Weekly Defence Insights by Ollie Welch NDI

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UK triggers Article 50 with warning on security cooperation

 

On Wednesday the Government formally notified the European Council of the UK’s intention to leave the EU, triggering the two-year negotiation period before exit. Responding on behalf of the UK manufacturing sector, Terry Scuoler, CEO of EEF, said that “the Government must ensure Britain’s manufacturers are not disadvantaged in any way as we prepare to leave”. EEF and NDI welcome the Government’s call for a deep and special partnership with the EU and supports a deal that leads to a new relationship with effortless trade, underpinned by a regulatory environment that is co-operative and comprehensive. A deal that leads to more bureaucracy and more cost for companies would be a very poor deal for Britain, while leaving the EU without a deal cannot be an option. As was widely reported, in her letter to the EU Council president, the Prime Minister appeared to link security cooperation to the successful conclusion to negotiations, including the securing of a new trade deal. The Government was subsequently forced to deny that the UK was seeking to establish any such dependency.

 

Today, ahead of a meeting with his US counterpart, Defence Secretary Michael Fallon set out his Atlanticist view of the role the UK will play in global security following Brexit, stating that “our defence relationship with the US is unprecedented in its depth and scope. As we leave the EU, our bilateral relationships matter more than ever, so we’ll be enhancing our cooperation and investing more in our joint F-35 fast jet programme.”

 

MOD facing £10 billion funding shortfall

 

The Times (paywall) is reporting this morning that MOD is facing a £10 billion shortfall in funding due to escalating equipment costs. The challenges include the escalating cost of the Dreadnaught submarine programme, with The Times reporting a projected cost £6 billion higher than the Government’s official estimate, the likely need for an extra £6 billion over ten years for “support” items to keep ships, tanks and jets running, an exposure of up to £3 billion over ten years in foreign exchange after a post-Brexit drop in the value of the pound and the ongoing need for MOD to meet its own efficiency saving target of £9.8 billion by 2026. These risks were outlined by the National Audit Office in their response to the MOD’s 2016 Defence Equipment Plan, published in February. However, Times sources indicate that these risks are manifesting much sooner than anticipated.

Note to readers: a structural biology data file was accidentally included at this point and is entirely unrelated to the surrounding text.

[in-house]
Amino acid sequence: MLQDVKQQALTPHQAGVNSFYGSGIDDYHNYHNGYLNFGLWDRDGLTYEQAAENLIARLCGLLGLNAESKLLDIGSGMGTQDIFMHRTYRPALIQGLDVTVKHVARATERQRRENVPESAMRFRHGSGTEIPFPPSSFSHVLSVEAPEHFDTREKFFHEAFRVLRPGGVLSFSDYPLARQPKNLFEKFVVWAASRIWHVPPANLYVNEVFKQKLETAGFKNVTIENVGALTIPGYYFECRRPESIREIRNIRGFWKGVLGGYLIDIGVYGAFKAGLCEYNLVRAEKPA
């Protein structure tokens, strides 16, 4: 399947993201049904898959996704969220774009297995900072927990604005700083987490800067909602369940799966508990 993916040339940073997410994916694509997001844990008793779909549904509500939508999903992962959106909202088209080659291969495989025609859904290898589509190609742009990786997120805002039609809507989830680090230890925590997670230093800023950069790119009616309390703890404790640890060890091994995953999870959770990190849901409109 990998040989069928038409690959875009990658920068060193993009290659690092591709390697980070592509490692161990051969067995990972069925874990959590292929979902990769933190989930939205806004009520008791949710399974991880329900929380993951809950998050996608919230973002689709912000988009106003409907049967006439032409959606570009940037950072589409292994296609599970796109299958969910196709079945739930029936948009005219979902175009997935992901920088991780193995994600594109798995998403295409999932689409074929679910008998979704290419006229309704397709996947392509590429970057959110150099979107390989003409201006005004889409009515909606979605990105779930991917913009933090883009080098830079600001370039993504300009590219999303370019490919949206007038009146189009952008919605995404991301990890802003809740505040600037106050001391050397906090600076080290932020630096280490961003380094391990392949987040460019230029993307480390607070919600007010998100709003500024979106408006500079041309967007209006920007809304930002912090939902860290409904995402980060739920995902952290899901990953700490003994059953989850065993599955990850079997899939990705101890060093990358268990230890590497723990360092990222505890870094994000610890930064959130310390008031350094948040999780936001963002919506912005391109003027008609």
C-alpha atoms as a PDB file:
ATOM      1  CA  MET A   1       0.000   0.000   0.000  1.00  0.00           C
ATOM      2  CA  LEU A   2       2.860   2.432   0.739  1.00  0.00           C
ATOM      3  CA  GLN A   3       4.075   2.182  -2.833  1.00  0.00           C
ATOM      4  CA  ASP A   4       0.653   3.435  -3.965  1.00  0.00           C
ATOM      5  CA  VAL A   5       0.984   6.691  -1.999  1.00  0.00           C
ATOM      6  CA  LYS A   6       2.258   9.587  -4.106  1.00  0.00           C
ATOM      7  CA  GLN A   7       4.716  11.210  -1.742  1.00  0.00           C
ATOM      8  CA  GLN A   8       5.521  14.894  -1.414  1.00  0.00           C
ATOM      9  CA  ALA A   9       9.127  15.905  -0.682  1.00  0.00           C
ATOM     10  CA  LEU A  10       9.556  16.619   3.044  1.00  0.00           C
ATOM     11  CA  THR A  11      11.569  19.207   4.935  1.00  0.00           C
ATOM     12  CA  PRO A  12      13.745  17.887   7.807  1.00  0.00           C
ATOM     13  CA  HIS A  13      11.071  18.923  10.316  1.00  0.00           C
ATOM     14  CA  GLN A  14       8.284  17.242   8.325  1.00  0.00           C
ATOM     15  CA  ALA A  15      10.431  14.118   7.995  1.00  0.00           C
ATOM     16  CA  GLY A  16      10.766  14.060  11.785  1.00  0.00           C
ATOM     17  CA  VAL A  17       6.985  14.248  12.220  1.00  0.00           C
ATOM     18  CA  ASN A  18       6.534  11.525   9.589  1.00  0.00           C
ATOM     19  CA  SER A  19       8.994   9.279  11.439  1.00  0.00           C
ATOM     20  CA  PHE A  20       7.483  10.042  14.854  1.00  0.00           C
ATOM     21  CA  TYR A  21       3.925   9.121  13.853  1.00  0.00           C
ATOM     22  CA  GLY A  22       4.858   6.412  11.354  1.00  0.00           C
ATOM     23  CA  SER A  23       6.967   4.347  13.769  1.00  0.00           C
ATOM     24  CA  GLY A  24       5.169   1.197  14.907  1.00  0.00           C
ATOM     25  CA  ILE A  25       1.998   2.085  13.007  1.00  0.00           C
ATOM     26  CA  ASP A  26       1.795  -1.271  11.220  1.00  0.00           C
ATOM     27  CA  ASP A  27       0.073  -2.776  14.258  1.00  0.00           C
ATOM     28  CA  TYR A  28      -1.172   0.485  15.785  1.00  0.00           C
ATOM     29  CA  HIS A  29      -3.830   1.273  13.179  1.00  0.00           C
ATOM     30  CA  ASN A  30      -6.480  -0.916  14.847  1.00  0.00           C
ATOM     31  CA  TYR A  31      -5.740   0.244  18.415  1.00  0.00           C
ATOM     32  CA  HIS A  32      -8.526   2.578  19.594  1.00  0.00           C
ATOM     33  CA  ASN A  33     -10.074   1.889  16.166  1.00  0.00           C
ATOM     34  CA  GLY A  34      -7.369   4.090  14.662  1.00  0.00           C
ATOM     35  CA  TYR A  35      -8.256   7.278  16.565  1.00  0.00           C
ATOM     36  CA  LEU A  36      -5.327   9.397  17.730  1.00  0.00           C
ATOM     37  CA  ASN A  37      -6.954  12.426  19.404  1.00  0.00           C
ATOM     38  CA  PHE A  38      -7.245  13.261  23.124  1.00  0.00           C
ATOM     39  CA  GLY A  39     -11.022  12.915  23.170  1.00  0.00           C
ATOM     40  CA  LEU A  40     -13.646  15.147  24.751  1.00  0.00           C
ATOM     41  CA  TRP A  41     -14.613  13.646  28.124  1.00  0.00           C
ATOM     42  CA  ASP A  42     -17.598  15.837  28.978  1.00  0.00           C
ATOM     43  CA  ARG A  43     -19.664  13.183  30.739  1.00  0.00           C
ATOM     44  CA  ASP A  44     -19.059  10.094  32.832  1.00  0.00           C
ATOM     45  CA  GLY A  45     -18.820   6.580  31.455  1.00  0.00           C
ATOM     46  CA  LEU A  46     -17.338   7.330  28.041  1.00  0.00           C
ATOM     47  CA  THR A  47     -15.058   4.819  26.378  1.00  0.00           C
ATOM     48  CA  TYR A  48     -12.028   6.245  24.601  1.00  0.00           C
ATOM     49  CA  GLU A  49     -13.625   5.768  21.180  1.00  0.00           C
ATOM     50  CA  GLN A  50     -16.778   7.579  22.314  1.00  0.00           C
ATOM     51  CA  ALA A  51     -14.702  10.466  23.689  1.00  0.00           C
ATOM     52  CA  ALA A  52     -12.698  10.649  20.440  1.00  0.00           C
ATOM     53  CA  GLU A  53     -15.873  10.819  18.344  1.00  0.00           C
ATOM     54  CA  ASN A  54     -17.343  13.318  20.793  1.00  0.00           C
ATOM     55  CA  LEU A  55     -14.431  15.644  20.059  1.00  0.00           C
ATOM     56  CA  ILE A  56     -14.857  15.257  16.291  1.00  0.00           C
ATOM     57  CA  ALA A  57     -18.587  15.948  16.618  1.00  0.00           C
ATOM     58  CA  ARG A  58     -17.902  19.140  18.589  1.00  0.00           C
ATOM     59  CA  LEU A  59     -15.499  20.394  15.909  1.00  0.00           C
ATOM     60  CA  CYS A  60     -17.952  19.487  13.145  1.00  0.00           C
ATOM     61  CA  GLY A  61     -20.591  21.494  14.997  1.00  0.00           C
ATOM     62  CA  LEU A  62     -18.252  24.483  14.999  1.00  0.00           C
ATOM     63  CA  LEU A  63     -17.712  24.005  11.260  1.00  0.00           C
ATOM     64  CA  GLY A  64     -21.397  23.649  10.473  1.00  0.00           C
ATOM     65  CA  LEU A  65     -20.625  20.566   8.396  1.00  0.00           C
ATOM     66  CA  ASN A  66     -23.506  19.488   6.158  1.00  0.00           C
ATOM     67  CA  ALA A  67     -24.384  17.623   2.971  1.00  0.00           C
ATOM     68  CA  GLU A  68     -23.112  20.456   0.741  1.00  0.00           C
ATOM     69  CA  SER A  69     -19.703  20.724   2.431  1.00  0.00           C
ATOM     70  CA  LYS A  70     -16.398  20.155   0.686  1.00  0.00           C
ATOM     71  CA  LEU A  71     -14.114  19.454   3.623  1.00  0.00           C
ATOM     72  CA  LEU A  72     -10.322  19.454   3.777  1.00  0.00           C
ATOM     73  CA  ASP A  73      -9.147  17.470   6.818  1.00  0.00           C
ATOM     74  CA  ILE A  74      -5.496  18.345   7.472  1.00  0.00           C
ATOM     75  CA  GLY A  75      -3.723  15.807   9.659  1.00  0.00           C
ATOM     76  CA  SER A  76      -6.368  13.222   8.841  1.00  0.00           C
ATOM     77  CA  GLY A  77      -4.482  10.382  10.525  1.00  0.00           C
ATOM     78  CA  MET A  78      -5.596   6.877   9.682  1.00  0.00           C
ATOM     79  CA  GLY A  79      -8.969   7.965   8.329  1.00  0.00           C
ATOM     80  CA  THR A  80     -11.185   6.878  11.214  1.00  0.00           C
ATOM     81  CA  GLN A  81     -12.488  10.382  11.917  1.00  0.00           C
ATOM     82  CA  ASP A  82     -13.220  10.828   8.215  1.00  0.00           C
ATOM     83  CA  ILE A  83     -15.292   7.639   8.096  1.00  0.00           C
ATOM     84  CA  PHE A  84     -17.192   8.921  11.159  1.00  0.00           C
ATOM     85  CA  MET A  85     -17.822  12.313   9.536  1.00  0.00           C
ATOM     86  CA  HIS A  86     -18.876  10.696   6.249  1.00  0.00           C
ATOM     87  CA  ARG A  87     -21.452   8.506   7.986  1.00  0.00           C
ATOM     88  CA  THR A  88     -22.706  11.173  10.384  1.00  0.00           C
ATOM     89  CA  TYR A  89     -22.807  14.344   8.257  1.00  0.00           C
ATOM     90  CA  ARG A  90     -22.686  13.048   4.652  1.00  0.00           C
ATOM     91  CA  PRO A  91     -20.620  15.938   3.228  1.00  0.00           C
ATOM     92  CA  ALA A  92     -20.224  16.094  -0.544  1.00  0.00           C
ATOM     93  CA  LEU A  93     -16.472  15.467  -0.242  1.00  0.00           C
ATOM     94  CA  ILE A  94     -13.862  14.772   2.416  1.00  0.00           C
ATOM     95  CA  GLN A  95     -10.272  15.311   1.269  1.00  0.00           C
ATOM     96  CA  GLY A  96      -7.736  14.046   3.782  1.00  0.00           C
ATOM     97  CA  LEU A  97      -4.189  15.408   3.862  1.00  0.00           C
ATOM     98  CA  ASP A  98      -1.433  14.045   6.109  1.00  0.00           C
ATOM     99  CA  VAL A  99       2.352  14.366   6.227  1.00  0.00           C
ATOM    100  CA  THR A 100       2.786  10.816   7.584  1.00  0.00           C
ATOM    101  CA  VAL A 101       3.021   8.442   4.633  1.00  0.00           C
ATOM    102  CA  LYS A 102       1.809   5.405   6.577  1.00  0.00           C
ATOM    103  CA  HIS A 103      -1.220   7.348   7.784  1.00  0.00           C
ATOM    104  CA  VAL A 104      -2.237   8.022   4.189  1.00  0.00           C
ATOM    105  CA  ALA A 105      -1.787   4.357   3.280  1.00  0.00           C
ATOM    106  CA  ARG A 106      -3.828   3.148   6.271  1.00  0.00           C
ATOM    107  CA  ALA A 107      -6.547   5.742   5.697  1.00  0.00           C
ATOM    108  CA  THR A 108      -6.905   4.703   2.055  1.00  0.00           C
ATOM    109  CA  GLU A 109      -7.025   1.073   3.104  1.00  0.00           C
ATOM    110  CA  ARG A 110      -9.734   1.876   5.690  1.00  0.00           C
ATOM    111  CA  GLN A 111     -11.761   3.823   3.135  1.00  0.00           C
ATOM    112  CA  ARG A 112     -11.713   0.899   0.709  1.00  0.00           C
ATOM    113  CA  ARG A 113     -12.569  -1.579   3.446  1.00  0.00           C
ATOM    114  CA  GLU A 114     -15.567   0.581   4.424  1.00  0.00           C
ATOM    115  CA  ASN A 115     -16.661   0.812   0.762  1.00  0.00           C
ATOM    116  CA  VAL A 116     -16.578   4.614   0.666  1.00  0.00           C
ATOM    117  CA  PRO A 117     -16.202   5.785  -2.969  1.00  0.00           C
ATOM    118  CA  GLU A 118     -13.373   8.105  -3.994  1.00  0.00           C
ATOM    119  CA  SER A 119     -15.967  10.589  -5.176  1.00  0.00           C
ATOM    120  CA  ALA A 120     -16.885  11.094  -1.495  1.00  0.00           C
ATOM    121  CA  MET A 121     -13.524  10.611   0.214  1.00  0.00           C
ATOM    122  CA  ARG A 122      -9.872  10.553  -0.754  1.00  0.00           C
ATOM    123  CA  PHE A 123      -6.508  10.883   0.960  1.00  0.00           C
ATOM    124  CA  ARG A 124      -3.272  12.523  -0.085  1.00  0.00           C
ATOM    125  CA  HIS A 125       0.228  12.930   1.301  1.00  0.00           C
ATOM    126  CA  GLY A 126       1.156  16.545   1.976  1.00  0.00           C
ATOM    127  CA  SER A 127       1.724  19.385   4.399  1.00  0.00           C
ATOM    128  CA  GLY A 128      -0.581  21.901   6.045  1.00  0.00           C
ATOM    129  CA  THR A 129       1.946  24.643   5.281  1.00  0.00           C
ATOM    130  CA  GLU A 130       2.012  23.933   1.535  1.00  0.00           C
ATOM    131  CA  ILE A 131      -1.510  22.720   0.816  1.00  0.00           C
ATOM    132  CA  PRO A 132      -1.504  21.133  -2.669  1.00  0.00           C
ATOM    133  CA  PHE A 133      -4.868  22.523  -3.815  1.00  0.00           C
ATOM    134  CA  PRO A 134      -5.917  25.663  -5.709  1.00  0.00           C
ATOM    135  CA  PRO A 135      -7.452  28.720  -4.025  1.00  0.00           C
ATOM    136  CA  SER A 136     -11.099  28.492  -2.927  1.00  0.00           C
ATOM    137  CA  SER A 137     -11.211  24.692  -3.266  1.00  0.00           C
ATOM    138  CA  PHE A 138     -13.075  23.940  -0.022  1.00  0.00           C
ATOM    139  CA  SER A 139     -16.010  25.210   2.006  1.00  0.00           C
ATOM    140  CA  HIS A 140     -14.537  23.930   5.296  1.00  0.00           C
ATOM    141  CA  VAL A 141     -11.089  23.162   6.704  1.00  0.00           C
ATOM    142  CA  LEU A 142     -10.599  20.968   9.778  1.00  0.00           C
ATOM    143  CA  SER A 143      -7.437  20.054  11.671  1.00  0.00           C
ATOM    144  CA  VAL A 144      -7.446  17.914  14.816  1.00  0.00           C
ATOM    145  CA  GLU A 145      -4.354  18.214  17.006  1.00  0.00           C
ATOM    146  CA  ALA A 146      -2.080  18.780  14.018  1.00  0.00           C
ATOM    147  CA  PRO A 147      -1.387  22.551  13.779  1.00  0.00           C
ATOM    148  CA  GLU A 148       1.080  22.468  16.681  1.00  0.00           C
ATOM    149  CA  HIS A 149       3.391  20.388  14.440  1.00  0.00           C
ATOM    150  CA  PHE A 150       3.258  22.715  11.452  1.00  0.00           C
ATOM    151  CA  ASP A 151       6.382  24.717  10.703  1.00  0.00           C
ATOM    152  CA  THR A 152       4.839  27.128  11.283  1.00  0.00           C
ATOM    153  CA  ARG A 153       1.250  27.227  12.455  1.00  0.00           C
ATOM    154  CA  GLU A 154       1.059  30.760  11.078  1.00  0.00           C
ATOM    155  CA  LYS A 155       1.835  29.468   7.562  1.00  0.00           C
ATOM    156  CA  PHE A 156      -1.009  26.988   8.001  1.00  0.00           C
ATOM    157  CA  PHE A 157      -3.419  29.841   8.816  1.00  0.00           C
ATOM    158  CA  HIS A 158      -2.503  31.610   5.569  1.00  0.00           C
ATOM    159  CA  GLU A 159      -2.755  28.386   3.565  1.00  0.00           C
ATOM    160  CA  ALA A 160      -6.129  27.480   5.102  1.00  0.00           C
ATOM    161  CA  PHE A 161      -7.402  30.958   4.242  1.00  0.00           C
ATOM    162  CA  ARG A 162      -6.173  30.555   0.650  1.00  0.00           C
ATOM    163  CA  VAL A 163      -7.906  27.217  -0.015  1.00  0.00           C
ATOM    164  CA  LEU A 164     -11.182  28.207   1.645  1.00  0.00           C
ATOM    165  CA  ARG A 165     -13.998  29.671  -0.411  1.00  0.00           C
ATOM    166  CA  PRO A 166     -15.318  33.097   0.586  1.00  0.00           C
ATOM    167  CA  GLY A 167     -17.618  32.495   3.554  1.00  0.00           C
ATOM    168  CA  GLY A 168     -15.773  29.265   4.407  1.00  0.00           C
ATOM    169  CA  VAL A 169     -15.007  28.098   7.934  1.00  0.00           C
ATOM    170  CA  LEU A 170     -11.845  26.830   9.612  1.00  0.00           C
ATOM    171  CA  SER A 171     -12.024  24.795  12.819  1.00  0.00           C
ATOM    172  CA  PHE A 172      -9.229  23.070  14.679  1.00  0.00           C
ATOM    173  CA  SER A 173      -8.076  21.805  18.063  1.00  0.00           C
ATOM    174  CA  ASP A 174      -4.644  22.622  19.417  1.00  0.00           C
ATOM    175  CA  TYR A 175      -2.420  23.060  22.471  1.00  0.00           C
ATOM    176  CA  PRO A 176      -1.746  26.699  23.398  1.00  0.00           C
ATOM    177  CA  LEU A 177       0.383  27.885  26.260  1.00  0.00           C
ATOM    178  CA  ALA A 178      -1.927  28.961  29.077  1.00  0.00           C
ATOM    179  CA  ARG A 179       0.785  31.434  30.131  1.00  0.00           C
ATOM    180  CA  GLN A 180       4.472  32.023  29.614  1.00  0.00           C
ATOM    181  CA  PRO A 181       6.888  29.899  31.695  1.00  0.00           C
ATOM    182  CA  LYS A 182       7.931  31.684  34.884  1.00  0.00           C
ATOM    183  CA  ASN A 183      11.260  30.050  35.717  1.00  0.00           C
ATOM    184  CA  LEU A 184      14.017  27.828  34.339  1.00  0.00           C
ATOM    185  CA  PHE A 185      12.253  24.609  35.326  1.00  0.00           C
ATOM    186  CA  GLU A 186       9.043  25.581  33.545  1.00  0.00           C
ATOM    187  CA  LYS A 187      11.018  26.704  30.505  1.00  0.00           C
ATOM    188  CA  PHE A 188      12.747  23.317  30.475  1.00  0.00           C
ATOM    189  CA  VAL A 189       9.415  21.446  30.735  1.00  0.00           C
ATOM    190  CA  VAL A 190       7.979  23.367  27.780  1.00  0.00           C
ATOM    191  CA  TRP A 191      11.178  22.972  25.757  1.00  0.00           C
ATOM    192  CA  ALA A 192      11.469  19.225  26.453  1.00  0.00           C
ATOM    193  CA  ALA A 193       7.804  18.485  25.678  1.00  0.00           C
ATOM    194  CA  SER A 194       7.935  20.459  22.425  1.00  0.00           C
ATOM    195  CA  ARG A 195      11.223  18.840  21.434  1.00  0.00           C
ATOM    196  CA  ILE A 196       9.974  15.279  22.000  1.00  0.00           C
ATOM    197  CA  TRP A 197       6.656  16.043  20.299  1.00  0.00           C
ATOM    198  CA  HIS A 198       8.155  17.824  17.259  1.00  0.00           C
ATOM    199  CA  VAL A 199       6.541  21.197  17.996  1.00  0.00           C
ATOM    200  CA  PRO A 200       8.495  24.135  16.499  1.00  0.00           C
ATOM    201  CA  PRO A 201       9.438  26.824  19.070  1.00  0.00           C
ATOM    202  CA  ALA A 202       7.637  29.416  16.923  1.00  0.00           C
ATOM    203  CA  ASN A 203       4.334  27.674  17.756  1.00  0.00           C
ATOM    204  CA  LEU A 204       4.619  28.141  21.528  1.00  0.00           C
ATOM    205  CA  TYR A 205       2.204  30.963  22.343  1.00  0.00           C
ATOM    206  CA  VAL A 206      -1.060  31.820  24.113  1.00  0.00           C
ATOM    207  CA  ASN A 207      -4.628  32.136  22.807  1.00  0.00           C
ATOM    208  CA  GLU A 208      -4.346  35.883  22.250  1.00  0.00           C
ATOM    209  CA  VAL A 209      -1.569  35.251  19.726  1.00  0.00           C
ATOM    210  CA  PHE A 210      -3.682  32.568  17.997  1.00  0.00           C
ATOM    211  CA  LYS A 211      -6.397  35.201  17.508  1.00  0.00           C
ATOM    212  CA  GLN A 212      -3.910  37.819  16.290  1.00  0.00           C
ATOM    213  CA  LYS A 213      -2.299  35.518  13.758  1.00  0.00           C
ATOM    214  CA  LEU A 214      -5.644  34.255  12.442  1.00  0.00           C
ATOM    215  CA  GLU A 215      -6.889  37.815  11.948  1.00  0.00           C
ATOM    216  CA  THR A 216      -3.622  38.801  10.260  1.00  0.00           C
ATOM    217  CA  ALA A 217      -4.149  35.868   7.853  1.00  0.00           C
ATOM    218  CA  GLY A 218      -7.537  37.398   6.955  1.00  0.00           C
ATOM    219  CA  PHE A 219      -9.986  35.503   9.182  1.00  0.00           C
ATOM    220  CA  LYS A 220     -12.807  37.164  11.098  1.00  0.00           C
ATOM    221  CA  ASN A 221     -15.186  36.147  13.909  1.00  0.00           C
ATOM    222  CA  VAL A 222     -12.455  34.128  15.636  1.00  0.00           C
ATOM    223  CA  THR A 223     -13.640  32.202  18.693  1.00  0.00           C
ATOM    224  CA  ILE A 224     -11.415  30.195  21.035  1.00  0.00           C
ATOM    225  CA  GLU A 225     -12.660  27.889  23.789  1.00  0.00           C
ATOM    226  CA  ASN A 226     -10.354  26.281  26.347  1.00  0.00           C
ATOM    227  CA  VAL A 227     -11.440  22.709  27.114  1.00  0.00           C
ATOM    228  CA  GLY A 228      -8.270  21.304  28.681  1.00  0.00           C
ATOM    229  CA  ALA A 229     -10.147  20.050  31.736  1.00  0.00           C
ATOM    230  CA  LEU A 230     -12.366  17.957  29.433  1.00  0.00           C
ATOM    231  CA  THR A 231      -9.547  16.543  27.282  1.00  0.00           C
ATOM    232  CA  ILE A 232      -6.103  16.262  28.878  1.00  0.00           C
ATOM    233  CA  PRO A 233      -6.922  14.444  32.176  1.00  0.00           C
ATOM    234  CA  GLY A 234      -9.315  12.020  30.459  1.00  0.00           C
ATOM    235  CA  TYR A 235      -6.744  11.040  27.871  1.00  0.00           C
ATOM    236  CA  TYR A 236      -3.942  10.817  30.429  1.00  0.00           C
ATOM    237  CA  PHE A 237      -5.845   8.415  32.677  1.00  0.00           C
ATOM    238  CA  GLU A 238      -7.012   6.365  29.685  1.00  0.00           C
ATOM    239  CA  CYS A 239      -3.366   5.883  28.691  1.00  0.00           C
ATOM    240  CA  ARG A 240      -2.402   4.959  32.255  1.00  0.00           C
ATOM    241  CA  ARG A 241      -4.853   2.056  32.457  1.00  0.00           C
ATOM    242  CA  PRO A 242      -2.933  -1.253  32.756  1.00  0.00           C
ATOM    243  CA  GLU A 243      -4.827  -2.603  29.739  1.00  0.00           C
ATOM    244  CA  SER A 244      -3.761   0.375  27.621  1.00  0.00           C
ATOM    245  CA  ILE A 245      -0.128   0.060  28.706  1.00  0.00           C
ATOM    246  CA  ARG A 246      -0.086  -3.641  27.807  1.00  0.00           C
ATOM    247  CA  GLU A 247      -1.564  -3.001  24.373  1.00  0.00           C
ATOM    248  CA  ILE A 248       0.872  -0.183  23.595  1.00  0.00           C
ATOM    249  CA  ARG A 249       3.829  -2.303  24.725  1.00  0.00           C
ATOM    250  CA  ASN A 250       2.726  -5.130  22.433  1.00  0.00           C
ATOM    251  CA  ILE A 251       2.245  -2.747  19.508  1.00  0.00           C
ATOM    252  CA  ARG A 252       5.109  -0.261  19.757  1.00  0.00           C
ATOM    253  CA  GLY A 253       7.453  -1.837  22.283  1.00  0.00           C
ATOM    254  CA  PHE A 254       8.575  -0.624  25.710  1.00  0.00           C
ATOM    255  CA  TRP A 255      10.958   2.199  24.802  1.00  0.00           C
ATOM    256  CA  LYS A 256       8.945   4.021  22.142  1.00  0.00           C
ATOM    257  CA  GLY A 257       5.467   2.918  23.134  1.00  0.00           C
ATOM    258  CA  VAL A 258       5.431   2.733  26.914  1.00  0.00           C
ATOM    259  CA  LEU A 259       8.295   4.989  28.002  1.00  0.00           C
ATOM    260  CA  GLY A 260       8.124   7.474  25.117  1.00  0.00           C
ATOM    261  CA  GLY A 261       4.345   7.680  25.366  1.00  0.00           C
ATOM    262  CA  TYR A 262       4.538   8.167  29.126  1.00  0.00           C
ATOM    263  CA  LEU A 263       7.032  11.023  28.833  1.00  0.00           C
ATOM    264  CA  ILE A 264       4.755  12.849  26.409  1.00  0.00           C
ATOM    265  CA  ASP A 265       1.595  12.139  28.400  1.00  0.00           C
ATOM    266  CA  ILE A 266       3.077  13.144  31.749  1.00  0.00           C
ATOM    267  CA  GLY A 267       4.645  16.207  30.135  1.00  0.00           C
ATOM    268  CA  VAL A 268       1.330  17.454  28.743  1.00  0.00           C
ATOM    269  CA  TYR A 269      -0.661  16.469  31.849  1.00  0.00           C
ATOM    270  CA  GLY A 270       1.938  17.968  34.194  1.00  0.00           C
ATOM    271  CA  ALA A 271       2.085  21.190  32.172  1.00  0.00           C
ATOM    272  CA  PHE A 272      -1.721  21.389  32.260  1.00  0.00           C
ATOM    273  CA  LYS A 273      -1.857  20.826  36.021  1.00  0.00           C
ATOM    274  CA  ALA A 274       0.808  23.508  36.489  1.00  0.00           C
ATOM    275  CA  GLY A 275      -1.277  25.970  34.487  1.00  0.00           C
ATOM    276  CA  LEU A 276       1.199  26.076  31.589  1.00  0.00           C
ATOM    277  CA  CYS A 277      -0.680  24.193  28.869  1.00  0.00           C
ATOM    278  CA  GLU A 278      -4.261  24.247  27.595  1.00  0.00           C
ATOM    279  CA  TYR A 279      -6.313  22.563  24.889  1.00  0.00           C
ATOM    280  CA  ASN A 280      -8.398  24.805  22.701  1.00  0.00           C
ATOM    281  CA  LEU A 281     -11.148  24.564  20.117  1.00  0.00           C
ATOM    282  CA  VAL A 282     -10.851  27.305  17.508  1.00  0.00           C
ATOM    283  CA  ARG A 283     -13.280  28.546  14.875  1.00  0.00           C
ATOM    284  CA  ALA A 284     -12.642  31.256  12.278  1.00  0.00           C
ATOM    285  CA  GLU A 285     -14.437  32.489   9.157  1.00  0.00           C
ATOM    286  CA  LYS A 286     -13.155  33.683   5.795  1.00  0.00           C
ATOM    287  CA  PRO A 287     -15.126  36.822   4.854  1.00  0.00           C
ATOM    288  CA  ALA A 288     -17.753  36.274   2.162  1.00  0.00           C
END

UK and France agree joint concept phase for weapons development

 

The MOD this week signed an agreement with the Délégué Général pour l’Armement (DGA) to begin a three-year concept phase with MBDA for the development of a Future Cruise/Anti-Ship Weapon programme, with the UK and France contributing an initial €50 million. This initial stage is intended to define the missile designs and reduce risks to inform decisions about the next stage of the programme. Both sides have talked up the efficiency savings to be found from collaboration. Alongside sharing costs, there will be shared access to each other’s national technology expertise, trials and test facilities.

 

Parliamentary Questions of interest:

 

  • Asked – in the context of the Carrier Strike programme - if MOD will prioritise UK suppliers during contracting negotiations on complex support arrangements for Carrier-Enabled Power Projection capability MOD inevitably replied that its default approach to meeting defence requirements remains open competition (which, it was stated, drives efficiency into the UK defence industry). UK suppliers nevertheless are making an important contribution to Carrier Strike, the Department highlighting the F-35 programme benefiting UK industry by around 15% (by value) per aircraft.

 

  • Asked what steps the MOD is taking to address the long-standing skills gaps in contract management teams, MOD replied that it is ensuring that personnel operating in the defence acquisition system have the necessary skills and competences, including those in commercial roles. While not providing comprehensive detail on this assertion, the Minister replying highlighted the Commercial Professionalism Programme aimed to increase the professional skills of the commercial function.

 

  • Asked what estimate had been made of the cost of the Type 45 power improvement programme, MOD said that a solution was being procured through competition. The aim is to have completed the competitive process and be in a position to award the contract in early 2018. The programme cost and the timetable for completing the work will be determined at the main investment decision point.

 

  • Asked what the timetable is for the installation of a tactical data link on the Wildcat helicopter, MOD replied that a feasibility study has recently been concluded. However, the project remains in its early stages of assessment and no timetable has yet been set.

 

Other news:

 

NDI host webinar with British Embassy in Washington DC on the US Defence Market – View the broadcast here (EEF)

 

BEIS launches Scale-Up Taskforce to identify barriers to small business growth (Department for Business, Energy and Industrial Strategy)

 

BAE win $42m contract modernise US Navy cruiser USS Vicksburg (BAE Systems)

 

New British Carriers Couldn't counter new Russian Missile (The Independent)

 

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